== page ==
With Windows Phone 7 mobiles there seems to be a status quo – great hardware and a tinge of disappointment on the software side.
The HTC 7 Trophy is no exception – the finish left us with little to complain about. The materials are nice and durable and they are put together perfectly. The camera was certainly a letdown and it might be the one deal breaker.
The software for the most part was exactly the same as on the other phones (we won’t see a real difference perhaps until the first WP7 update). Still, the Sound Enhancer is probably the most valuable preloaded app we’ve seen on a WP7 phone and the others were a welcome addition too (more eye candy than useful though).
We also like the trend of each manufacturer setting up their own plot of land in the Marketplace and filling it with free stuff. That, by the way, is one of the few things makers can do to set their products apart.
Being a Windows Phone 7, the HTC 7 Trophy has a very strict set of rules to follow and very little room to distinguish itself from other WP7 phones. Still, if you look close enough, you may agree it’s the closest to midrange Windows Phone 7 has been. That’s not necessarily an advantage though.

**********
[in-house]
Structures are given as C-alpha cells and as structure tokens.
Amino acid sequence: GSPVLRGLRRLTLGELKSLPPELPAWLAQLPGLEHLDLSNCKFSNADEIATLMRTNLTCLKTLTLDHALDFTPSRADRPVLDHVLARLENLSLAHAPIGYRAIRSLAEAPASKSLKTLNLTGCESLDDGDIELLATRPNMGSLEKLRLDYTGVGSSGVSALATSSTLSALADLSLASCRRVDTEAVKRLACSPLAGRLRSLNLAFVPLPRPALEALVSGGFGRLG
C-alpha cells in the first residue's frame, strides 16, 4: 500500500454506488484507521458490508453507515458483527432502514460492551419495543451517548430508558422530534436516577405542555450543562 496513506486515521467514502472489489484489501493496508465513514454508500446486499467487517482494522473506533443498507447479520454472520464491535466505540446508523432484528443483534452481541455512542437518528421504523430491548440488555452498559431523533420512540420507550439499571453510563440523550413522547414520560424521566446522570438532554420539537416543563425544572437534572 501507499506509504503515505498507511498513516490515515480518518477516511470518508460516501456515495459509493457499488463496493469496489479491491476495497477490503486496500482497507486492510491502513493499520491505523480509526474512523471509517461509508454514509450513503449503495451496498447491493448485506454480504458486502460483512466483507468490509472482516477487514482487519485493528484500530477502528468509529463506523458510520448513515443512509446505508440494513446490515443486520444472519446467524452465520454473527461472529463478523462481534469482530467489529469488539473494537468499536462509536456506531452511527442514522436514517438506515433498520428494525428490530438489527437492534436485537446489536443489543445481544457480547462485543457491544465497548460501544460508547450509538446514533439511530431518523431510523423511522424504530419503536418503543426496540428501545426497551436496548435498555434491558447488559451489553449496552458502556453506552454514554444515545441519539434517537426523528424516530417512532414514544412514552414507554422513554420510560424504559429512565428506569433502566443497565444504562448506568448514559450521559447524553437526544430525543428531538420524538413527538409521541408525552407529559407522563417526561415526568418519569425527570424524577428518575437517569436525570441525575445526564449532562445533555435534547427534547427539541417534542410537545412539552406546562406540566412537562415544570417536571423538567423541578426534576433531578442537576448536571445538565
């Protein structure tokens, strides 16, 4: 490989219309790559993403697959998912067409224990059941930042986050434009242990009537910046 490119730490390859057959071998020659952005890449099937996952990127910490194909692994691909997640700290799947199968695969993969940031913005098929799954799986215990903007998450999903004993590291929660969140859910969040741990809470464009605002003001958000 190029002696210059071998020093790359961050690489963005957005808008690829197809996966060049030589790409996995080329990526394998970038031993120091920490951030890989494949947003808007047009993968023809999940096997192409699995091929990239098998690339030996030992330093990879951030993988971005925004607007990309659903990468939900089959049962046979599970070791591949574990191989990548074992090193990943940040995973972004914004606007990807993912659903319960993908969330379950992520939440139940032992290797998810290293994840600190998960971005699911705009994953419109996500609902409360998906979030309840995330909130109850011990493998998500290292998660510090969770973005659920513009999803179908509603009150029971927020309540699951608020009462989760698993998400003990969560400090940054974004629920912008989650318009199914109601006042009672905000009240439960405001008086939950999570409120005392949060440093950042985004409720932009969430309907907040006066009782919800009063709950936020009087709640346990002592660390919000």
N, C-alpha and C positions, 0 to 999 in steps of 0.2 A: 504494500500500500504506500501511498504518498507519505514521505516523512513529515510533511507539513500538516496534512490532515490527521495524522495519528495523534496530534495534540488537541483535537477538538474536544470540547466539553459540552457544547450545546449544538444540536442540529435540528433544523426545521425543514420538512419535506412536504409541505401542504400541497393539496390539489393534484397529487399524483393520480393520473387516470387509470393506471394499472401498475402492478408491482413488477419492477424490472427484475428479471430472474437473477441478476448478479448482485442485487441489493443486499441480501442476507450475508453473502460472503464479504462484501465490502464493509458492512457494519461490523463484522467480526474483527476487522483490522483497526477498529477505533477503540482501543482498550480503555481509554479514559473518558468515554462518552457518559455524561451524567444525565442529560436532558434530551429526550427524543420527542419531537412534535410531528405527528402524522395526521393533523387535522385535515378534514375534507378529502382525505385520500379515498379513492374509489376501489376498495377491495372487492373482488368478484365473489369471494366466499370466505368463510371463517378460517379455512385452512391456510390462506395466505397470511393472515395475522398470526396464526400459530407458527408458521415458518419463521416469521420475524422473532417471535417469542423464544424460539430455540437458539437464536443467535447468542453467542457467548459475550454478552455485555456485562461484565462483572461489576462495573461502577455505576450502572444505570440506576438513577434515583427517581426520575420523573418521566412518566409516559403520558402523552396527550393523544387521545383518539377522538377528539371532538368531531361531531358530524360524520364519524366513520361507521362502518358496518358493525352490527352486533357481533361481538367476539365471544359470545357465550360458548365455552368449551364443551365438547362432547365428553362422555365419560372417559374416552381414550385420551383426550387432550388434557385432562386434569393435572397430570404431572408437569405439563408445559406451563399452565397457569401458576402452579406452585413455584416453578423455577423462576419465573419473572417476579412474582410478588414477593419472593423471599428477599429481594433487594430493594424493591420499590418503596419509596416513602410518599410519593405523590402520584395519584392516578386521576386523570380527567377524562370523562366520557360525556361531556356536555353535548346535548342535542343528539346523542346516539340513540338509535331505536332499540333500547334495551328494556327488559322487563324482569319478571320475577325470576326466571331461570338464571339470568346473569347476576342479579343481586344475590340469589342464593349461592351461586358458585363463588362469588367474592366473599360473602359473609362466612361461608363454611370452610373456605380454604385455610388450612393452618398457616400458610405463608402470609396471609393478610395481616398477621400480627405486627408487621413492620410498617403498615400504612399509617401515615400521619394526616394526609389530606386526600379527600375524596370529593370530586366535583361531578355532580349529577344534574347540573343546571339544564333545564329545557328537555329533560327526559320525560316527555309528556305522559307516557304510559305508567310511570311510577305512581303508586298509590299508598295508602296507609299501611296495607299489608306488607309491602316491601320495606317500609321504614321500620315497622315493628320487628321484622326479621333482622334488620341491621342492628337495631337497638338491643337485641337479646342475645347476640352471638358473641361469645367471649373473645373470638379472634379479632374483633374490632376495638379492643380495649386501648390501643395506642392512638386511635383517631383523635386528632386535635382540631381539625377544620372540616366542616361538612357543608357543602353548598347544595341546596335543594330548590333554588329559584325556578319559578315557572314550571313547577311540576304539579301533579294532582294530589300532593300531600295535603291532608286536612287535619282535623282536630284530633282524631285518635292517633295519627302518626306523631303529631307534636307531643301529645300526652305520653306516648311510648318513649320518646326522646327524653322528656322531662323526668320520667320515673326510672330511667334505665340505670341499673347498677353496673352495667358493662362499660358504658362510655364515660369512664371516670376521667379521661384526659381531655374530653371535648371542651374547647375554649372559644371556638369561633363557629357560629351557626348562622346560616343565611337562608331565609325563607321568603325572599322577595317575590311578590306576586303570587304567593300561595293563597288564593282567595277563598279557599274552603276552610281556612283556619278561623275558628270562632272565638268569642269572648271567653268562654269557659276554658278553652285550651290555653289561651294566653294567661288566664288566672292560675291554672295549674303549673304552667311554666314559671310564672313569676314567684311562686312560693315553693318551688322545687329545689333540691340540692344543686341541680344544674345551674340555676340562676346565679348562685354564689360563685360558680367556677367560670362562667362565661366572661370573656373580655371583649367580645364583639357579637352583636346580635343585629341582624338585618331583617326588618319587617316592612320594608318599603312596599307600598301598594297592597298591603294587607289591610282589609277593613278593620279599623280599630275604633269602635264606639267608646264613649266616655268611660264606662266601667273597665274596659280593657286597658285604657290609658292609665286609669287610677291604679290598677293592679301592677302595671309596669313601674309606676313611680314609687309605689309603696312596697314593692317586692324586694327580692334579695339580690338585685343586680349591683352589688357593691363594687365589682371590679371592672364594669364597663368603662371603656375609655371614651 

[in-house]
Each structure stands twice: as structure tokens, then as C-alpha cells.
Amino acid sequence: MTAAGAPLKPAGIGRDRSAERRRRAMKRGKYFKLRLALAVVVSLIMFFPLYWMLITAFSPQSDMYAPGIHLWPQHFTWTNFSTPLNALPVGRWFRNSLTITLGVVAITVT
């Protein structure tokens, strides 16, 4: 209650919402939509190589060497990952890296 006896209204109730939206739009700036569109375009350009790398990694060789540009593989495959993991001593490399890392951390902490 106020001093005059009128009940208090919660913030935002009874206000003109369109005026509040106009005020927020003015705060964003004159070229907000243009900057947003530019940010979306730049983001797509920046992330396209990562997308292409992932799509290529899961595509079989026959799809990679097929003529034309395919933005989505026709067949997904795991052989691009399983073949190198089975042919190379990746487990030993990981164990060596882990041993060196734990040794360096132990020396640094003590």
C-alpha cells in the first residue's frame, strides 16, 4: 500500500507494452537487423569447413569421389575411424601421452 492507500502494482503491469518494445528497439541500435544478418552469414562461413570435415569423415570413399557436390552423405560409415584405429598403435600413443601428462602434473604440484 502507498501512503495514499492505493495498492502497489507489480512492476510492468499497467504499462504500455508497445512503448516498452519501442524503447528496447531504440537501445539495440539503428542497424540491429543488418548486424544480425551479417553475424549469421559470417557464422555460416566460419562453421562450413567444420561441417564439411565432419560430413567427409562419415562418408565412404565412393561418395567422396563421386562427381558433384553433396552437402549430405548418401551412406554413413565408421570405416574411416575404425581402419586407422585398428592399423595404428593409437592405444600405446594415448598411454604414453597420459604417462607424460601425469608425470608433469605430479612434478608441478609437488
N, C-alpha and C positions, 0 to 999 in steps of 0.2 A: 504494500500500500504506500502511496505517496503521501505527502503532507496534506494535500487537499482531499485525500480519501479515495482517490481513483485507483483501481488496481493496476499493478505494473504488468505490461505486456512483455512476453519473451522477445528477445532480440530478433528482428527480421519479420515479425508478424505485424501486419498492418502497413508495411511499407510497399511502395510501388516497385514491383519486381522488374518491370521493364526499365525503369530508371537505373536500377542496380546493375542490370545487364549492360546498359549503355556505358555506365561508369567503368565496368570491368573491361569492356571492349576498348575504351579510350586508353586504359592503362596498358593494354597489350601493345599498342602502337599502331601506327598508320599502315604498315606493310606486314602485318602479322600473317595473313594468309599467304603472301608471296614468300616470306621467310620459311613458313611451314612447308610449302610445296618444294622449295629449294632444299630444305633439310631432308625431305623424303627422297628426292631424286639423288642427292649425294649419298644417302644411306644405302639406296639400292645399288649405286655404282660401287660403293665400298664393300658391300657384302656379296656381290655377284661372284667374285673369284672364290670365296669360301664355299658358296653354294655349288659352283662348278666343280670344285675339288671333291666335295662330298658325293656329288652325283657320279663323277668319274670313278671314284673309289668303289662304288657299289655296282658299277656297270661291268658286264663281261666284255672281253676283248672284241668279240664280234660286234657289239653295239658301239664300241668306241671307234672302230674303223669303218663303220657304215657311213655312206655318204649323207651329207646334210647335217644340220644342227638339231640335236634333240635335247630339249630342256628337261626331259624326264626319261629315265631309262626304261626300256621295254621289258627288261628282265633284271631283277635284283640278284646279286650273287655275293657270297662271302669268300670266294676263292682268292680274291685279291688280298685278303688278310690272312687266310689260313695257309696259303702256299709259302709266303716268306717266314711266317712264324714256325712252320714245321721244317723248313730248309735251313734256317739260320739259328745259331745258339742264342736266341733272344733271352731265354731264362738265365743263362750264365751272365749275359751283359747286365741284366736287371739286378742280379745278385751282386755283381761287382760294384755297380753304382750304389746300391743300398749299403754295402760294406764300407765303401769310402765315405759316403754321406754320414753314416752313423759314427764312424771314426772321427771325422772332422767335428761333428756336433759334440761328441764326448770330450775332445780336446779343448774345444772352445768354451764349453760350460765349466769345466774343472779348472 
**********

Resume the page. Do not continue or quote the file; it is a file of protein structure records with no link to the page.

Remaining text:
The HTC 7 Trophy is up against the likes of the LG E900 Optimus 7 and the Samsung I8700 Omnia 7. The Optimus 7 has goodies like DLNA and Intelligent shot (and lower price), while the Omnia 7 packs Samsung’s excellent 4” SuperAMOLED.
The HTC 7 Mozart has pretty much the same specs as the Trophy, save for the higher resolution camera (8MP with xenon flash) and the slightly smaller screen (by just 0.1”). The camera is the major drawback of the Trophy so this might be the better option if you’re after a better snapper but we’re yet to test Mozart.
Windows Phone 7 prides itself in excellent Microsoft Office support, Web 2.0 services, Facebook integration, cloud storage and so on. The HTC 7 Trophy is a well-built tool that does just that and a good addition to the WP7 lineup.
It’s pricey but it can’t help it, it’s far from stellar in terms of specs because it observes the chain of command. It’s got to deal with a number of limitations forced upon by Microsoft. But it’s good looking and well built – and it’s got the pedigree, you can’t deny it.